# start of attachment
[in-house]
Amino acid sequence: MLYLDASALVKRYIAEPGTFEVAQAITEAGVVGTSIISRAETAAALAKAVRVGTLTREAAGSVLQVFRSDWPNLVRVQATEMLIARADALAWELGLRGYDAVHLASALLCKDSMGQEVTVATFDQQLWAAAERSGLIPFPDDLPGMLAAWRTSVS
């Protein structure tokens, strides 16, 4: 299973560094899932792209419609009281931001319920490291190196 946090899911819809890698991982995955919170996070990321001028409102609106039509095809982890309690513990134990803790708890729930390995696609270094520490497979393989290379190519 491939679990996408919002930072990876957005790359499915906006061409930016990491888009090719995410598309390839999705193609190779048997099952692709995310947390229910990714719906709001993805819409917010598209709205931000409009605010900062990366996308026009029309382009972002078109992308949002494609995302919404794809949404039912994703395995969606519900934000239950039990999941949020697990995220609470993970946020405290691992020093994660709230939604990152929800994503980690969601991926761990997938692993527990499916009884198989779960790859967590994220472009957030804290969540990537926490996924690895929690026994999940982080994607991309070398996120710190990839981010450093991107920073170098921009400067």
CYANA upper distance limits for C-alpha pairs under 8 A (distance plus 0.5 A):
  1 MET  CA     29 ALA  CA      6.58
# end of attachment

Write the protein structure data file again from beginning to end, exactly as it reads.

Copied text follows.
[in-house]
Amino acid sequence: MLYLDASALVKRYIAEPGTFEVAQAITEAGVVGTSIISRAETAAALAKAVRVGTLTREAAGSVLQVFRSDWPNLVRVQATEMLIARADALAWELGLRGYDAVHLASALLCKDSMGQEVTVATFDQQLWAAAERSGLIPFPDDLPGMLAAWRTSVS
């Protein structure tokens, strides 16, 4: 299973560094899932792209419609009281931001319920490291190196 946090899911819809890698991982995955919170996070990321001028409102609106039509095809982890309690513990134990803790708890729930390995696609270094520490497979393989290379190519 491939679990996408919002930072990876957005790359499915906006061409930016990491888009090719995410598309390839999705193609190779048997099952692709995310947390229910990714719906709001993805819409917010598209709205931000409009605010900062990366996308026009029309382009972002078109992308949002494609995302919404794809949404039912994703395995969606519900934000239950039990999941949020697990995220609470993970946020405290691992020093994660709230939604990152929800994503980690969601991926761990997938692993527990499916009884198989779960790859967590994220472009957030804290969540990537926490996924690895929690026994999940982080994607991309070398996120710190990839981010450093991107920073170098921009400067």
CYANA upper distance limits for C-alpha pairs under 8 A (distance plus 0.5 A):
  1 MET  CA     29 ALA  CA      6.58